As the COVID-19 pandemic reaches a plateau, employers and employees alike have found themselves in a race to grapple with data fluency
Emerging tentatively from the COVID-19 pandemic, countries in the region now have to grapple with rising inflation rates and the rippling effects of the worldwide supply-chain crisis.
In response, vulnerable resource-poor economies such as Singapore are bent on building a world-class talent pool to remain competitive on a global stage and double down on transformation efforts.
Businesses will need more than just static information to drive decisions. Static information is like looking out the window to see what the weather is. It may be raining, but what you really need to know to decide on the right action is whether you are going to need an umbrella, a raincoat, or sandbags. On the business front, insights beyond static data will empower workers to weather the winds of change and keep pace with the demands of today’s data economy.
Predicting and preparing for the future with data
Analytics can bring people from insight to action – fast. From the Great Resignation wave affecting labor markets worldwide, to globally rising inflation rates, the role of data in helping individuals, organizations and governments to solve critical challenges has never been more apparent.
Data has become the bedrock of all that we do:
- Workforce data helps firms understand their attrition and retention rates, driving organizational leaders to reassess its human resources policies to retain talent and manpower.
- Financial data sheds light into the profitability of the organization, and illuminates where cost-cutting measures are needed.
- Emissions data help organizations to understand their current environmental impact and what they can do to achieve net zero.
One example is Zuellig Pharma which used analytics to identify trends and forecast demand for its products. Crucially, the firm was able to identify and remove counterfeit products in the supply chain to maintain a high level of product integrity in the market.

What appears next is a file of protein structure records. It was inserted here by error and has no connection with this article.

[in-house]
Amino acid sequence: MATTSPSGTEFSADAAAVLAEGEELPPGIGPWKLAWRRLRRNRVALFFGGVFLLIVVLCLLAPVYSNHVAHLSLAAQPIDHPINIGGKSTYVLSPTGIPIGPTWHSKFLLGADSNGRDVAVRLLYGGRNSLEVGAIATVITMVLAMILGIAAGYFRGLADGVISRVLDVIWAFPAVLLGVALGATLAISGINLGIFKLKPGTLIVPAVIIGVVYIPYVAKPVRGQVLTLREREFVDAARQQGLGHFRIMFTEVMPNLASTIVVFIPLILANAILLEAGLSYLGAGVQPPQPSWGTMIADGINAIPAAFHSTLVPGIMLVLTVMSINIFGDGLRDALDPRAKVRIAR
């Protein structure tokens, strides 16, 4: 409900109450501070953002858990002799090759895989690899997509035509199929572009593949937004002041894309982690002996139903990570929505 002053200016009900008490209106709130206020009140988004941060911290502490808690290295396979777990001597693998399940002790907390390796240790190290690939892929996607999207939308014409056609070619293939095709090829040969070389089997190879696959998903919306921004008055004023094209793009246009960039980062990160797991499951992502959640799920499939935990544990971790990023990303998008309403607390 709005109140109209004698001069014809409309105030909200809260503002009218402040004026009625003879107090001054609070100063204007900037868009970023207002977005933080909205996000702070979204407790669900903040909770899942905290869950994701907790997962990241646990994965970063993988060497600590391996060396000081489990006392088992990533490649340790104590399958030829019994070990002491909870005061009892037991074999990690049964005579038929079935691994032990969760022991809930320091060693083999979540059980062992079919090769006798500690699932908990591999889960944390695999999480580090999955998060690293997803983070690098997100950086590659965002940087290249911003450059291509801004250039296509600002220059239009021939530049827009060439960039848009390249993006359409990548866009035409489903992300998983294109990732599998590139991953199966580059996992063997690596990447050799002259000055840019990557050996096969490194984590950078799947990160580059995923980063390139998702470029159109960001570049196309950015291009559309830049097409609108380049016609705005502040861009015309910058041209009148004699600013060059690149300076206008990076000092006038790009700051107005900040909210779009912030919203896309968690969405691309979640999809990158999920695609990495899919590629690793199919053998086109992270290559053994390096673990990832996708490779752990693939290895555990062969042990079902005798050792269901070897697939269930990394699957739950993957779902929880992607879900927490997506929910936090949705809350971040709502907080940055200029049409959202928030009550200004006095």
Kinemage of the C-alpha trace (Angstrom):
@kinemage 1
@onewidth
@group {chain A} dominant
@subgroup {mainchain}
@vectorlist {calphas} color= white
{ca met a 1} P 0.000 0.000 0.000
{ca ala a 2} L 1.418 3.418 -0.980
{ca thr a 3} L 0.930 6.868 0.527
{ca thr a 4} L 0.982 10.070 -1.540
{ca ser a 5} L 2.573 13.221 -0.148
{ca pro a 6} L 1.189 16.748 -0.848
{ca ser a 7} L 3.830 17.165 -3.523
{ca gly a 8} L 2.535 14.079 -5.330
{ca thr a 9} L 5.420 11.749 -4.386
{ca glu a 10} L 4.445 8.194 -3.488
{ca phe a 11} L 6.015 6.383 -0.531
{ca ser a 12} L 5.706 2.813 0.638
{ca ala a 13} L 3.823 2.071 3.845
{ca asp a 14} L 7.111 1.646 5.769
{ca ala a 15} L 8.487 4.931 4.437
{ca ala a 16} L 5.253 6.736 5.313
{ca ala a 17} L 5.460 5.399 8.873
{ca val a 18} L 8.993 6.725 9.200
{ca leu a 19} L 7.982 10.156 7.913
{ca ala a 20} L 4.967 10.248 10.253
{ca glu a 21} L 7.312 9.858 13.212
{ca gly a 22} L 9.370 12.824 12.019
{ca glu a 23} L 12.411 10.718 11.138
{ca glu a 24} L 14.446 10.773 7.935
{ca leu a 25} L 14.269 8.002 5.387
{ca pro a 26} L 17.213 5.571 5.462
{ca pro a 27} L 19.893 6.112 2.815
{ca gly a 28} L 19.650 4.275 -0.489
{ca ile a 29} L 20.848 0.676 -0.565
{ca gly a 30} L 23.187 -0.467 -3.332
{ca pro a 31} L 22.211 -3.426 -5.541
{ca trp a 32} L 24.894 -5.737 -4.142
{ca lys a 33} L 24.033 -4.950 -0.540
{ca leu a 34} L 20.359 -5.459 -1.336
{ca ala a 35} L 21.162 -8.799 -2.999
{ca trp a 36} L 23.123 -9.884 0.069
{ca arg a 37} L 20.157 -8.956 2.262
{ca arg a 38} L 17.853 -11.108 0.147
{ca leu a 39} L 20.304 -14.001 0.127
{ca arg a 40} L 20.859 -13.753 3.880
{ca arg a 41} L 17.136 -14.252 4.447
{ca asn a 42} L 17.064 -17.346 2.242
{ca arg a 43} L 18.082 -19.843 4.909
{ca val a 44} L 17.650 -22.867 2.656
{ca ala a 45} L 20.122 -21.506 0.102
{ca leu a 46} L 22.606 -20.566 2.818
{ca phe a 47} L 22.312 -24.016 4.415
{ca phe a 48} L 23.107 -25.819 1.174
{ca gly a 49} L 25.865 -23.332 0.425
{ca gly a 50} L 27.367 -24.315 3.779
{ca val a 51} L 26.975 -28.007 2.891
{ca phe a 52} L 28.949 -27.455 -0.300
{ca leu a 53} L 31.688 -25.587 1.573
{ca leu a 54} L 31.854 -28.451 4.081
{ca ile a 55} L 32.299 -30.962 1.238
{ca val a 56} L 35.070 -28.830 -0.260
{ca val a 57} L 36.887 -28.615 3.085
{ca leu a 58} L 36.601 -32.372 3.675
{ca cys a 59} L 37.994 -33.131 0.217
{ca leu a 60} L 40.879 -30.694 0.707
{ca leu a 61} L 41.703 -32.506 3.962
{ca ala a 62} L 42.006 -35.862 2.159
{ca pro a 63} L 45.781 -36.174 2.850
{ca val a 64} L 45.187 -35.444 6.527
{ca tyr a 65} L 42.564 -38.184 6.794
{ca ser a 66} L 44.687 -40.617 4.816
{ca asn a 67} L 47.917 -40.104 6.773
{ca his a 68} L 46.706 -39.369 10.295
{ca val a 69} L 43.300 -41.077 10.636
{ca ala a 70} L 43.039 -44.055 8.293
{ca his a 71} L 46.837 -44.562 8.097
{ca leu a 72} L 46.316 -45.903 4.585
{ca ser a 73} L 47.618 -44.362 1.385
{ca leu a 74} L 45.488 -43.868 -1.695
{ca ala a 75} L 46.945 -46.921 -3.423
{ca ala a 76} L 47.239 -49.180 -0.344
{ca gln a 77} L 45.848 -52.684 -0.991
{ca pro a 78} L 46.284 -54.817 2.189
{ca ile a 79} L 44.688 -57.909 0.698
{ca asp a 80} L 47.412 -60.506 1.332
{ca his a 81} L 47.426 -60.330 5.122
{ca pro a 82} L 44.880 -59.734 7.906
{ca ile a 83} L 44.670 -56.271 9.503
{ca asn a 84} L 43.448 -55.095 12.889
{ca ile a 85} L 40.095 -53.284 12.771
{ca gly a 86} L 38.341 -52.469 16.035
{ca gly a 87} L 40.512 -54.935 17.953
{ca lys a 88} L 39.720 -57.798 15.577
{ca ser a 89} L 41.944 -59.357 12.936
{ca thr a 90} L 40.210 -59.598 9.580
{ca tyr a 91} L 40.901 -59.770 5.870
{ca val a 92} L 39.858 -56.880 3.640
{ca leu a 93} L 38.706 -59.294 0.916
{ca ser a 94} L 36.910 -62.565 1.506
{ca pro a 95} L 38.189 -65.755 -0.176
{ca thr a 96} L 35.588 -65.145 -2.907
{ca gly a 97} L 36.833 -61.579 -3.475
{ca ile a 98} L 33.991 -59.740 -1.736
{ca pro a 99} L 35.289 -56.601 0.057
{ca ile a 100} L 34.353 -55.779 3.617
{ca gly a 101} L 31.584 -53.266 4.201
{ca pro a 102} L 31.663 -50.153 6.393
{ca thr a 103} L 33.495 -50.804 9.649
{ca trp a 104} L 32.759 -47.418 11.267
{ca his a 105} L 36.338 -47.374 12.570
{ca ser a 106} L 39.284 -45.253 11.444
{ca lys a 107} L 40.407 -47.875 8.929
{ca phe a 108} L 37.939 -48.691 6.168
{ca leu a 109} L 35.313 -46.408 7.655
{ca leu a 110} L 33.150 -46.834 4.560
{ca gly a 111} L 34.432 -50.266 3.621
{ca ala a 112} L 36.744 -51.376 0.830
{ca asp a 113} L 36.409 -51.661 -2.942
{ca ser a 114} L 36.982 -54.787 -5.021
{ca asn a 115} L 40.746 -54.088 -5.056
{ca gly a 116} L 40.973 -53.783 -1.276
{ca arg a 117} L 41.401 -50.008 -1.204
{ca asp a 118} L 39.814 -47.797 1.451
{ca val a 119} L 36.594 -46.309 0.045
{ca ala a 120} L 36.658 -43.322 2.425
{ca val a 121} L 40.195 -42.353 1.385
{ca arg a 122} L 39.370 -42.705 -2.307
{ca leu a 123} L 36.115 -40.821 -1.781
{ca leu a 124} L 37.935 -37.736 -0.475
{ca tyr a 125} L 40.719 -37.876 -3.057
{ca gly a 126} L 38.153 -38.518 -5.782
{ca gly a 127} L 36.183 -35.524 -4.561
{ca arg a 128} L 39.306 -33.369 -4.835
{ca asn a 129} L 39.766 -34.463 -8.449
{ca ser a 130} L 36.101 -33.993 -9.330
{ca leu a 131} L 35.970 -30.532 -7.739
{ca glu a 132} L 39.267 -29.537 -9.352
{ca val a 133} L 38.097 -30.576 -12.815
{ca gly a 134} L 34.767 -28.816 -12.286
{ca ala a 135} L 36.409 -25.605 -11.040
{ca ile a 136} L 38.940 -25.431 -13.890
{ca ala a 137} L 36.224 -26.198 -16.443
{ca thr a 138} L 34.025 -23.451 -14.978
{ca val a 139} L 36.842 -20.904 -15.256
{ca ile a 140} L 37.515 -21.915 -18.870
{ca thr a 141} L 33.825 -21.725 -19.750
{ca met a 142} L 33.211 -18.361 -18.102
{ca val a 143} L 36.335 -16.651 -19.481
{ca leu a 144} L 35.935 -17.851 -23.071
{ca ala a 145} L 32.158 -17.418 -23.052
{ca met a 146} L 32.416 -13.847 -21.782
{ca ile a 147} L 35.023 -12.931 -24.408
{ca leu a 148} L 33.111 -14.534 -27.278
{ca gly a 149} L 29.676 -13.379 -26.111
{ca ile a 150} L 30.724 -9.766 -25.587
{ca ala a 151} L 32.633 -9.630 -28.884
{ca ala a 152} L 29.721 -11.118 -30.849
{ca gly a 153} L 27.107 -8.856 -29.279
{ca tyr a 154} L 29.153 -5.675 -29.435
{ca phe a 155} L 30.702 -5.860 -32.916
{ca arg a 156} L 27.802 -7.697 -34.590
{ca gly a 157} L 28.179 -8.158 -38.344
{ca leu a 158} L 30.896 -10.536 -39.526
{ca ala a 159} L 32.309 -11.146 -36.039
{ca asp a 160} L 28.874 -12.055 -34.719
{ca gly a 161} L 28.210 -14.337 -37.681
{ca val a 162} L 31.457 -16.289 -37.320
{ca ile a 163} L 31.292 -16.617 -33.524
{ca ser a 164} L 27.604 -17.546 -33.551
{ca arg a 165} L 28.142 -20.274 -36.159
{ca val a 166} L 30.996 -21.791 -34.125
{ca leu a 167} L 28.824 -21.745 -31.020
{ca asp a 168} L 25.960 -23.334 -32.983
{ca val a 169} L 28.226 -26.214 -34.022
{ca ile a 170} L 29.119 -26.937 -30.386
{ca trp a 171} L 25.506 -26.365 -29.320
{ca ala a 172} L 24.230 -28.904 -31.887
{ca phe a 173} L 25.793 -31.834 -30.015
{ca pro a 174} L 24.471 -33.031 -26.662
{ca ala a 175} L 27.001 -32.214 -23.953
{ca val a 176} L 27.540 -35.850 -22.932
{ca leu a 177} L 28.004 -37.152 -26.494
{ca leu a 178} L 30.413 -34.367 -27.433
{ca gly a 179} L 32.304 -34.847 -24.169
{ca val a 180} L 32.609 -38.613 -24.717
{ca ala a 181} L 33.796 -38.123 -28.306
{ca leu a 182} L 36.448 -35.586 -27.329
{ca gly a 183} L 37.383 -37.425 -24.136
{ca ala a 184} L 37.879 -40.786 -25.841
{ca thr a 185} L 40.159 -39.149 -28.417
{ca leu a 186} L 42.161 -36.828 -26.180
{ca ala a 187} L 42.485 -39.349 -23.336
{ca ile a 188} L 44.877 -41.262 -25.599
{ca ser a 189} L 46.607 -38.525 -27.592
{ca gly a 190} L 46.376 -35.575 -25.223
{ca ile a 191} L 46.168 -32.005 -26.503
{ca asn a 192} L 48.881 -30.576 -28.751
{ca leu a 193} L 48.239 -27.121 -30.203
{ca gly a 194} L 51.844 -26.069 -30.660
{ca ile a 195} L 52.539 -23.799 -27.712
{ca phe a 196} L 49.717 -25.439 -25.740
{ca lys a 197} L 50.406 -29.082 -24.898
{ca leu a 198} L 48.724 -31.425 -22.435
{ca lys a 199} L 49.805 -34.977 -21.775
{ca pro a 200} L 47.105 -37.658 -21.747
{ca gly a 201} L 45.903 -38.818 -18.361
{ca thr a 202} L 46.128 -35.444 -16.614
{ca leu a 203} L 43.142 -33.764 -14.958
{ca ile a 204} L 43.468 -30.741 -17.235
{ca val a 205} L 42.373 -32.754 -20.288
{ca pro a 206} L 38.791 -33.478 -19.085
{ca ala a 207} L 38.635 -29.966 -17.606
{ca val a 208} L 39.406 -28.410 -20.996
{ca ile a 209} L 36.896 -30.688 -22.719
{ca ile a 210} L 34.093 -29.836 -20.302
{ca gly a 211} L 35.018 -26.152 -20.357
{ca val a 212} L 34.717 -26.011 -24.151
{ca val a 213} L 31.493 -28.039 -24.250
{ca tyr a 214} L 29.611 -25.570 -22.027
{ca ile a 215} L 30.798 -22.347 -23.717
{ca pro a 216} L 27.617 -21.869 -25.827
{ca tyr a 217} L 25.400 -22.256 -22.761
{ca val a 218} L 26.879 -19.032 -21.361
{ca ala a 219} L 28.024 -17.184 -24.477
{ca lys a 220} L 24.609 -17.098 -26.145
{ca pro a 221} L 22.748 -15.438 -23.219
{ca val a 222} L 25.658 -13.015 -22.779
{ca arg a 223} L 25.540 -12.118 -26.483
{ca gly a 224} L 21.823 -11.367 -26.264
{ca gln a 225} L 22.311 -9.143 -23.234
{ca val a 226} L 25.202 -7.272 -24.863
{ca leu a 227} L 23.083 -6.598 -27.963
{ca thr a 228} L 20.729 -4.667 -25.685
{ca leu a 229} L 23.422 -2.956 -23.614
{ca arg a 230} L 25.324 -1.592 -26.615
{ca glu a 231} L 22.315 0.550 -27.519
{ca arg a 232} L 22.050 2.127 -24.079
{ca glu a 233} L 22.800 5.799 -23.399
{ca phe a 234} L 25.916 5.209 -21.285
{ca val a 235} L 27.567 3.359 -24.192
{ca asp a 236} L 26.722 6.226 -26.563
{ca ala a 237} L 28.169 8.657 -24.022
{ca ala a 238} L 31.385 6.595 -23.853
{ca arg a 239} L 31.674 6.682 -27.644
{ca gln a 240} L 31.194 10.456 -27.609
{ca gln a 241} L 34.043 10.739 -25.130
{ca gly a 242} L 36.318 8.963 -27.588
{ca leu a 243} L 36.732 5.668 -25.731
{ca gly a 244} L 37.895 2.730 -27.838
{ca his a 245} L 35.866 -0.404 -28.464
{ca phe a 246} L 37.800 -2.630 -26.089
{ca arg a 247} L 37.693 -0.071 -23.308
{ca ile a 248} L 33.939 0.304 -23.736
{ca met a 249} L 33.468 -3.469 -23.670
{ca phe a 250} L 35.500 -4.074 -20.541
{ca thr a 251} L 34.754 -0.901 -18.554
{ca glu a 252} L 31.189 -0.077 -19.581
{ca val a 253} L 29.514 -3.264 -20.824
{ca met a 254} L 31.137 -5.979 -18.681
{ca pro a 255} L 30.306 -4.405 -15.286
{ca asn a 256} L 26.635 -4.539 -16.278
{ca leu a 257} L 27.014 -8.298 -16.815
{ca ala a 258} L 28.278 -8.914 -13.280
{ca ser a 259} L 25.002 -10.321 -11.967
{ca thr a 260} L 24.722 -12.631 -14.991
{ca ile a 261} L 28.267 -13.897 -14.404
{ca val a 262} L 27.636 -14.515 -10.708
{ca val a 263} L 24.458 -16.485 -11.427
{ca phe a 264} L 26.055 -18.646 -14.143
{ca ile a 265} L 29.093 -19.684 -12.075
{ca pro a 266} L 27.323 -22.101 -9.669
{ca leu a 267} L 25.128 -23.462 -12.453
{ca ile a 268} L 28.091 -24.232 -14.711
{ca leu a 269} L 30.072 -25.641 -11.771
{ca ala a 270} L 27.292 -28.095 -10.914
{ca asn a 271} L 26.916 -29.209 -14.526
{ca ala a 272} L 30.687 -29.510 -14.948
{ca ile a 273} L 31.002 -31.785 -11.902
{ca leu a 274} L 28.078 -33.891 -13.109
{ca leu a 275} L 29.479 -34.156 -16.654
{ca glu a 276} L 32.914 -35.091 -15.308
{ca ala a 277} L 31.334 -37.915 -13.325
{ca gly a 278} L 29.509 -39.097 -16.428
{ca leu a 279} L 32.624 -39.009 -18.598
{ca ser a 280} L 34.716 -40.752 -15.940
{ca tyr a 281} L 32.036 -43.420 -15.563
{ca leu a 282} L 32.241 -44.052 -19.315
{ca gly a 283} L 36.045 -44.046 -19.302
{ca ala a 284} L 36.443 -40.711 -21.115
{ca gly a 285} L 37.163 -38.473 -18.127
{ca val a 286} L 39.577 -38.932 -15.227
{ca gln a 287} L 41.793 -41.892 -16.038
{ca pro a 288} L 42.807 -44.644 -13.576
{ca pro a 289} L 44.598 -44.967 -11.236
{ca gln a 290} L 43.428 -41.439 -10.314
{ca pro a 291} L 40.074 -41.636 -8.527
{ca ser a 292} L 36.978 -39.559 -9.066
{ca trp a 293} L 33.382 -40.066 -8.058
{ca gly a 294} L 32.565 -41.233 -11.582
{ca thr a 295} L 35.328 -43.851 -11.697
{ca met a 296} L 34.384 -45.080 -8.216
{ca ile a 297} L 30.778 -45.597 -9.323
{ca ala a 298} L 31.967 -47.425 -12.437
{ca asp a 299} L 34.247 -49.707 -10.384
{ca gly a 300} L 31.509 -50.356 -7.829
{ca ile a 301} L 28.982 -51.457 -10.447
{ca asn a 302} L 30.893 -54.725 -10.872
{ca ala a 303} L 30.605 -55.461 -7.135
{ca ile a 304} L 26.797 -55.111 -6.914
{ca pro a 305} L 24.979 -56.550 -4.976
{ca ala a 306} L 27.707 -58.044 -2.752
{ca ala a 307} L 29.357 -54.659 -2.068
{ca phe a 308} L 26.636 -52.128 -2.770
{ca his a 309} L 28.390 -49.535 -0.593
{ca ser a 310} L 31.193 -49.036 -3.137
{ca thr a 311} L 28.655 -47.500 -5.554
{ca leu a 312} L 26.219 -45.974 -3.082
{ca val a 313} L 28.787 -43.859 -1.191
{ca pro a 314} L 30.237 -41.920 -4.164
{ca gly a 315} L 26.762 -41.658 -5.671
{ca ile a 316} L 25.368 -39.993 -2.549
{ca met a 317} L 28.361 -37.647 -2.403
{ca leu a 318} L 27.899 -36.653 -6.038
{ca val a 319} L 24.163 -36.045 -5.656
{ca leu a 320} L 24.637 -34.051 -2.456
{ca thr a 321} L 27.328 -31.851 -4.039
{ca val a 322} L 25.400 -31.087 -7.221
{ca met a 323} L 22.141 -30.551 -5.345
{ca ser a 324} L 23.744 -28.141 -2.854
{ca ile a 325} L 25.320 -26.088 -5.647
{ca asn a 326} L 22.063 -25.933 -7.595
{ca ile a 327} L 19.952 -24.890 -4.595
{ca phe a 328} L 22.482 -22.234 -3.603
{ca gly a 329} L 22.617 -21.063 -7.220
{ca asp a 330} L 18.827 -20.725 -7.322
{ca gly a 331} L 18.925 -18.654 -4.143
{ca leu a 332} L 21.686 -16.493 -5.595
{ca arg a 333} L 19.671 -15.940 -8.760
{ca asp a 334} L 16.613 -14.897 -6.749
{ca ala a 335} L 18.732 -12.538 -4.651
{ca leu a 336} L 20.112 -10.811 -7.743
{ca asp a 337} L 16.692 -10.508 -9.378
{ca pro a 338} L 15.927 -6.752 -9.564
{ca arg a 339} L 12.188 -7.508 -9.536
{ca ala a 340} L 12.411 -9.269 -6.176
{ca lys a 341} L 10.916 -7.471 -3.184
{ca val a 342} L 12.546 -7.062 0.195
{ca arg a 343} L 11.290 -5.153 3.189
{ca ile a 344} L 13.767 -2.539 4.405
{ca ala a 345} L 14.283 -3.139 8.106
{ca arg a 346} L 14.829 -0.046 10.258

Data skills belong on everyone’s resume
The true value of data is limited until it is in the right hands of the right people at the right time.
Nothing has illustrated this better than the COVID-19 pandemic, whose management was a data-driven event on a global scale. Data showed the spiking and waning of the infections, determined how societies chose to conduct prevention and treatment, and transformed how and where many people worked.
According to our own studies 91% of firms expected basic data literacy from their employees. However, only 28% of them conducted data training for all their employees. The data also showed that a majority of employees in the survey were more likely to take a job at another company that offers data training.
Critically, the more people that converse using data, the better the ideas and discussions can be, with a higher chance of leading to better business outcomes. The onus is on leaders to stress the link between data and business strategy.
The link between economic optimism and data literacy
As our economy becomes more data-driven, everyone from the C-Suite to the frontline must be equipped with the right skills to stimulate innovations that build competitive advantages.
Upskilling a country is a tall order and will require strong partnerships with a range of stakeholders: academics, policy makers, and business leaders—working together, each with a unique role to play:
- Governments in the region need to lay the groundwork for their peoples to access skilling programs
- academics to provide guidance around vocational training that is geared to future skill needs
- business leaders to guide skilling programs based on the evolving needs of their industries.
The positive correlation between economic optimism and building a data literate workforce is clear. And the time to act is now.